A Pandemic Birthday, Week Eighteen in the Time of Transition
A few years ago I was at a networking event when I spotted an old acquaintance. I was happy to see her, filled with memories of the two of us with mutual friends enjoying parties, volunteering, and talks in the mid-80’s. When I approached her and reminded her who I was, in a cold tone she responded, “Yes, I know who you are.” I felt hurt and dismissed. I thought about those early years in New York City when I couch-surfed and lived hand to mouth. It was a hard time, and I was not always my best self. I had thought warmly of this person recalling her dedication to friends and of her strong work ethic. Her taciturn words indicated she thought less of me.
At first I blamed myself, thinking I must have been pretty bad for her to have that reaction. Then I thought, yeah, I may have done some crazy things, but I have worked hard to grow and change. I thought how sad for my younger self that I put such a rude person on a pedestal. And then I was proud of myself for my ability to appreciate the positive qualities in others. It doesn’t mean I want to befriend everyone. But it does mean that I can respect others and the gifts within them.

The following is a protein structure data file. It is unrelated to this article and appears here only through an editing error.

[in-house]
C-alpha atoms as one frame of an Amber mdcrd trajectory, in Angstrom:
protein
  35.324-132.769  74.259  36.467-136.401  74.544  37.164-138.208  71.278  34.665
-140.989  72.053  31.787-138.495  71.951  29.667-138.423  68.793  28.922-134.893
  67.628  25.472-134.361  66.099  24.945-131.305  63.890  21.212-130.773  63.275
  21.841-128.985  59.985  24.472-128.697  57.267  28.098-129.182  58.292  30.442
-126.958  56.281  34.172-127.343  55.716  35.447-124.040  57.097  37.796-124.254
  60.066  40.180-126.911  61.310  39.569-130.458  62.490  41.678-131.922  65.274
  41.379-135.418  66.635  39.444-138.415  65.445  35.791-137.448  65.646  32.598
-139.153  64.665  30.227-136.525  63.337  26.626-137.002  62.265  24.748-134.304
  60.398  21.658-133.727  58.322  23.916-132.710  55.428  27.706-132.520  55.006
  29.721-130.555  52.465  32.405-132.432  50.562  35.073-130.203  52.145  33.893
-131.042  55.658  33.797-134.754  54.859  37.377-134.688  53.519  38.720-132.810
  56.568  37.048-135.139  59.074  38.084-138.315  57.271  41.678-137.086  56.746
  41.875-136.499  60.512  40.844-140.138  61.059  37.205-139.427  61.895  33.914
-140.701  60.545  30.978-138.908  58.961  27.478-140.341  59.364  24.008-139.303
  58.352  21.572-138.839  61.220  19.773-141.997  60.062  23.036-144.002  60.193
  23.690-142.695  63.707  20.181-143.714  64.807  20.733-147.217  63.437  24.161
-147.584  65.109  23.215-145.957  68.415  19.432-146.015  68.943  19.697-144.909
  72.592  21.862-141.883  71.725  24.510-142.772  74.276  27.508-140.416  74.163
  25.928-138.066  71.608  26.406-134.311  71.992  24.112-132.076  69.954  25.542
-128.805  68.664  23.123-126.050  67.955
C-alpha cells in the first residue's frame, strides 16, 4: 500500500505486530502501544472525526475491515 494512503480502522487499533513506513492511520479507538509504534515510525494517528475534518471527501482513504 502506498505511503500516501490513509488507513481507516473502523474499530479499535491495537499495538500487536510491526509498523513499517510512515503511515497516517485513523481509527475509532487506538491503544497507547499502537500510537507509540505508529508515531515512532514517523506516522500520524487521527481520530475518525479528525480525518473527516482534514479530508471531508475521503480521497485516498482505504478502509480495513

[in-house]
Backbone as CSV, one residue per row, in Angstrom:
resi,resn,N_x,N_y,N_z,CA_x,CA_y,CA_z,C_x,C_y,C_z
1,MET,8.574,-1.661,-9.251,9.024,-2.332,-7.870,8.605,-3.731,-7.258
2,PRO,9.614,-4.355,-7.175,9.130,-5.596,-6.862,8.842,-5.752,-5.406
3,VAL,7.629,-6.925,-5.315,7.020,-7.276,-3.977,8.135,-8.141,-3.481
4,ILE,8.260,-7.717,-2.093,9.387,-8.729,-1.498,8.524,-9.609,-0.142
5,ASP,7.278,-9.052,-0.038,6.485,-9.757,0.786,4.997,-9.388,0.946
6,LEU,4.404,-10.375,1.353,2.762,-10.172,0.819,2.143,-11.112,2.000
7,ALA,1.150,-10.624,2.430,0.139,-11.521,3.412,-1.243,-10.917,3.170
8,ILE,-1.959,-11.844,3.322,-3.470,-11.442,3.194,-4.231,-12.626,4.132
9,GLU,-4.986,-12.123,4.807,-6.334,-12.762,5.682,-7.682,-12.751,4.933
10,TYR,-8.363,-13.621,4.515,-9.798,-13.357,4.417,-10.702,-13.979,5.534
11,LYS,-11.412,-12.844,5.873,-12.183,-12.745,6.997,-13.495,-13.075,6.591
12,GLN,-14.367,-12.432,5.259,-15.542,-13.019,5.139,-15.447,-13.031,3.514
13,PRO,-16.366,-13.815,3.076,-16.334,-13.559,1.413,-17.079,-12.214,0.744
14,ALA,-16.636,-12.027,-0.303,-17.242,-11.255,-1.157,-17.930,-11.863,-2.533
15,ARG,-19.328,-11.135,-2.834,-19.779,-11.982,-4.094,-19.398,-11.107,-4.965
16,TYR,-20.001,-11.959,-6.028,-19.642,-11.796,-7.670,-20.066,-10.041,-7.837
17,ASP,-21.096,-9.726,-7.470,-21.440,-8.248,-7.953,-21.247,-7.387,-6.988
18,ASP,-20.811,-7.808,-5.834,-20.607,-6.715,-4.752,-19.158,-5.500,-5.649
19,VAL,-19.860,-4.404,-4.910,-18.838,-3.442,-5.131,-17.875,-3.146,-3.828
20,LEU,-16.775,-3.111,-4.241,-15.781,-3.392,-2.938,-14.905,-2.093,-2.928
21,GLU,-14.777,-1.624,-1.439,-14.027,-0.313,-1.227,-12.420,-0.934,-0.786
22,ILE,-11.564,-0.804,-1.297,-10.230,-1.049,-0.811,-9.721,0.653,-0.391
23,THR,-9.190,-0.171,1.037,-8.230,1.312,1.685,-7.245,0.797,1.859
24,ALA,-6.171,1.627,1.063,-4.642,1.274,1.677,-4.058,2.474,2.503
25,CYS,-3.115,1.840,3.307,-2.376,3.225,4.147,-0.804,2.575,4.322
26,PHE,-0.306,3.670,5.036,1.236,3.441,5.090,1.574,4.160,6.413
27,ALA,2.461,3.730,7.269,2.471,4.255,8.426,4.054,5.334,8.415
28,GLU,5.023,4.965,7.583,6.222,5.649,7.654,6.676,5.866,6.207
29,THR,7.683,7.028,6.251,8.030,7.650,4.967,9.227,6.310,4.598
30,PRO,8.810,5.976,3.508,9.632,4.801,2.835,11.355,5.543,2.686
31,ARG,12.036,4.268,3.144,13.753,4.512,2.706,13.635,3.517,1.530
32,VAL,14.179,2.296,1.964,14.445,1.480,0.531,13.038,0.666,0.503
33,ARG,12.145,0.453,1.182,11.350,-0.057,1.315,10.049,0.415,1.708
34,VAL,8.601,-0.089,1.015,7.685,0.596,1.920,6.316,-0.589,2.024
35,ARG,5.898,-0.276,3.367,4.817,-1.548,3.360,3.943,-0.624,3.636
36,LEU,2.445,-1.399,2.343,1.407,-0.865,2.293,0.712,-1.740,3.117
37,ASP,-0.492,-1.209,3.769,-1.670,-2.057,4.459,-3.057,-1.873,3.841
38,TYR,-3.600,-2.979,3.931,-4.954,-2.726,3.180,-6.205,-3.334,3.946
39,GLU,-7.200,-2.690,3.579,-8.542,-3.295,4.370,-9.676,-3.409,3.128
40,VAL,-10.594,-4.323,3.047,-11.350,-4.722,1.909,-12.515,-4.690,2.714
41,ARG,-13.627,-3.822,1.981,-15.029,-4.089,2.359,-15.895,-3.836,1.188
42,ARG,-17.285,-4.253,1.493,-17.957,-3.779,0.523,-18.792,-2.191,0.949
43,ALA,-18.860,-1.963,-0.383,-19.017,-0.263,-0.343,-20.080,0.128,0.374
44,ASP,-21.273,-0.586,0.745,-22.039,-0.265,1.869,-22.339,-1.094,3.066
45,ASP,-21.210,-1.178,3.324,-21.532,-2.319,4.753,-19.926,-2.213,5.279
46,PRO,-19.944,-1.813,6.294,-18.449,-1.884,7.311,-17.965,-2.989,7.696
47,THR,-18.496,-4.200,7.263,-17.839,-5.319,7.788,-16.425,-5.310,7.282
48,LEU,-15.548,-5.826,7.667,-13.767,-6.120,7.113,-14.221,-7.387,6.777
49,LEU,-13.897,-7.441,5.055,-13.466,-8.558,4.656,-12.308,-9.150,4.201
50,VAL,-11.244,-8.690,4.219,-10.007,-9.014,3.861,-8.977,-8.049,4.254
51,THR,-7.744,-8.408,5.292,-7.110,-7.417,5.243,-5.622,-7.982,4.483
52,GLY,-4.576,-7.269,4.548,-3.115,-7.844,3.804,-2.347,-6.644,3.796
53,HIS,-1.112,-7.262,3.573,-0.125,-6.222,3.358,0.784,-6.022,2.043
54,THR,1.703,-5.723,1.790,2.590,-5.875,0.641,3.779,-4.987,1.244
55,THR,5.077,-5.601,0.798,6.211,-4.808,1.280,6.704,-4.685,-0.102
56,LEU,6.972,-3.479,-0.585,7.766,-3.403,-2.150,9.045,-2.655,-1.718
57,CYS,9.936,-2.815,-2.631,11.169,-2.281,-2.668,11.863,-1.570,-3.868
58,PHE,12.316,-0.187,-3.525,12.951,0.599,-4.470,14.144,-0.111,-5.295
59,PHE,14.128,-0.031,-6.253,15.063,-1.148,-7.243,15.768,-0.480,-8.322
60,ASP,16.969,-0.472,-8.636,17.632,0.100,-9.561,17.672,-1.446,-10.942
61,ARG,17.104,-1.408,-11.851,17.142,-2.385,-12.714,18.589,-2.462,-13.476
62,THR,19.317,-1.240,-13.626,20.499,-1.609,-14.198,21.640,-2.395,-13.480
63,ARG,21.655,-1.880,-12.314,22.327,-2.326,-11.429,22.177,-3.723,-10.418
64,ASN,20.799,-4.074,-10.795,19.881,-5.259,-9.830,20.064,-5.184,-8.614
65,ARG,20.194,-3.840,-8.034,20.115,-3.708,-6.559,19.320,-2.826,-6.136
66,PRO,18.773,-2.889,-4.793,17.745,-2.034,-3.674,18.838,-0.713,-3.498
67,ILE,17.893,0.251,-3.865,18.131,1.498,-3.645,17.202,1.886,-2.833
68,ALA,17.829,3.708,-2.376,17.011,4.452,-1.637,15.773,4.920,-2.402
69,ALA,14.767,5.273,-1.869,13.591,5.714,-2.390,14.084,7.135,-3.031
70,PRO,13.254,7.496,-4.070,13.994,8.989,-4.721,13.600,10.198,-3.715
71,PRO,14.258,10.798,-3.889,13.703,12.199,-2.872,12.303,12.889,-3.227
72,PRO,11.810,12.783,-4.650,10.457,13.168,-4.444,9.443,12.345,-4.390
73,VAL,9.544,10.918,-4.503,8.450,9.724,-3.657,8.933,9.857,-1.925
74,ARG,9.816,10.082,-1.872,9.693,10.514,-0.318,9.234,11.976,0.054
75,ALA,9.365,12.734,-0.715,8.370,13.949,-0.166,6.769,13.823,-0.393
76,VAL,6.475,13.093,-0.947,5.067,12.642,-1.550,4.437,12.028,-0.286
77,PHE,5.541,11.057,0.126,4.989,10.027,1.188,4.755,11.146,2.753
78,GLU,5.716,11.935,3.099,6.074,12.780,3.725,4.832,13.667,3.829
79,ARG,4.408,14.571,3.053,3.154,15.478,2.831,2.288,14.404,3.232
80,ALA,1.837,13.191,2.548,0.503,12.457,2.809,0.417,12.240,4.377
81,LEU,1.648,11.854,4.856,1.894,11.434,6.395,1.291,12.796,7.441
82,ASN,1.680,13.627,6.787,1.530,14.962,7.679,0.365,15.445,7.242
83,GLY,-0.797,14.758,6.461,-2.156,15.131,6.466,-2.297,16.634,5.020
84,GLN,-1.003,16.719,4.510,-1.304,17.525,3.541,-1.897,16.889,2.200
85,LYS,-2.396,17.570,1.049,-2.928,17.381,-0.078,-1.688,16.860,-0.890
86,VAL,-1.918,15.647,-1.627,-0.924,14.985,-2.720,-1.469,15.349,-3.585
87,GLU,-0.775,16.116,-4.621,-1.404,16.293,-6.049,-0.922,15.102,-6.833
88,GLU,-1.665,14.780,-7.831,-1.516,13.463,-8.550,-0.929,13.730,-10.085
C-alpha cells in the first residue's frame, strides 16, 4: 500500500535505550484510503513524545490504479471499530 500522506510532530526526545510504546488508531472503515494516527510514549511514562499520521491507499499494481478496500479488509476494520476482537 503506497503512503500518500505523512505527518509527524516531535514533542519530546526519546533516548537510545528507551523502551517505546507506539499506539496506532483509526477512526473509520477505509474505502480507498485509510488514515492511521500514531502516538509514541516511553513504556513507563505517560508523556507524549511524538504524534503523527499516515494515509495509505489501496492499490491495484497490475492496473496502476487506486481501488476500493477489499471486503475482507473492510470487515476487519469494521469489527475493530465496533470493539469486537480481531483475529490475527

This past week I was fortunate enough to celebrate another birthday, though new aches and pains may suggest otherwise. The outpouring of messages and love means the world to me. I feel abundant, filled with gratitude for friends and family who took the time to send thoughtful messages. Taking in the goodness of all of you enriches my life in ways that are difficult to articulate. All I know is that I am better due to you giving your best. What good fortune to be in such good company. I apologize to my younger self for giving authority to those who were unkind. When we’re unseen we cannot be known. I see you and I appreciate you with all my heart.
- Change it up. Donate to a new non-profit, one aligned with your values but previously not on your radar.
- Provide a simple act of kindness to a stranger. We all need a lift.
- Forgive your younger self for making errors in judgement while he/she/they were learning how to appreciate those who appreciate us.